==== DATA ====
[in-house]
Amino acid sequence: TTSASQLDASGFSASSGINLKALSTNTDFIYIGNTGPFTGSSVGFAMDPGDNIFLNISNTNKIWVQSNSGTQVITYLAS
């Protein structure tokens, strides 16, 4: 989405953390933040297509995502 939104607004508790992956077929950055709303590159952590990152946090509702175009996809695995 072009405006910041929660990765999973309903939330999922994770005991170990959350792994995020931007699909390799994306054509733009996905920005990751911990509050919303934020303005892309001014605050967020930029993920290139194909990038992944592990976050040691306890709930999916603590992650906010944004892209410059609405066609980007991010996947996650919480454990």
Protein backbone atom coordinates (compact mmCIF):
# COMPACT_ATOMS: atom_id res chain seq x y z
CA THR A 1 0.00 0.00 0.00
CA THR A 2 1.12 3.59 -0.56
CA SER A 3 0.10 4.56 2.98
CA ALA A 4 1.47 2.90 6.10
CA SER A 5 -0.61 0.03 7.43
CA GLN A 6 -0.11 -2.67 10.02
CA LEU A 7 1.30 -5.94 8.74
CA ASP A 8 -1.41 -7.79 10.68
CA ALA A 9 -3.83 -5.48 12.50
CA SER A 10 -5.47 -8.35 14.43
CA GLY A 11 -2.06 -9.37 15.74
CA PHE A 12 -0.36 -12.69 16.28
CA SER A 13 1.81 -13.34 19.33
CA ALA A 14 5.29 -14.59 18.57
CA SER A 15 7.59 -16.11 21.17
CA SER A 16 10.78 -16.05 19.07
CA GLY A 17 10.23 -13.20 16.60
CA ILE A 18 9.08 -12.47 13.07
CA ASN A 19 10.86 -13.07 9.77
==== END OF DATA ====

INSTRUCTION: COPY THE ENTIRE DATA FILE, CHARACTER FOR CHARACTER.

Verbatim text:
[in-house]
Amino acid sequence: TTSASQLDASGFSASSGINLKALSTNTDFIYIGNTGPFTGSSVGFAMDPGDNIFLNISNTNKIWVQSNSGTQVITYLAS
């Protein structure tokens, strides 16, 4: 989405953390933040297509995502 939104607004508790992956077929950055709303590159952590990152946090509702175009996809695995 072009405006910041929660990765999973309903939330999922994770005991170990959350792994995020931007699909390799994306054509733009996905920005990751911990509050919303934020303005892309001014605050967020930029993920290139194909990038992944592990976050040691306890709930999916603590992650906010944004892209410059609405066609980007991010996947996650919480454990």
Protein backbone atom coordinates (compact mmCIF):
# COMPACT_ATOMS: atom_id res chain seq x y z
CA THR A 1 0.00 0.00 0.00
CA THR A 2 1.12 3.59 -0.56
CA SER A 3 0.10 4.56 2.98
CA ALA A 4 1.47 2.90 6.10
CA SER A 5 -0.61 0.03 7.43
CA GLN A 6 -0.11 -2.67 10.02
CA LEU A 7 1.30 -5.94 8.74
CA ASP A 8 -1.41 -7.79 10.68
CA ALA A 9 -3.83 -5.48 12.50
CA SER A 10 -5.47 -8.35 14.43
CA GLY A 11 -2.06 -9.37 15.74
CA PHE A 12 -0.36 -12.69 16.28
CA SER A 13 1.81 -13.34 19.33
CA ALA A 14 5.29 -14.59 18.57
CA SER A 15 7.59 -16.11 21.17
CA SER A 16 10.78 -16.05 19.07
CA GLY A 17 10.23 -13.20 16.60
CA ILE A 18 9.08 -12.47 13.07
CA ASN A 19 10.86 -13.07 9.77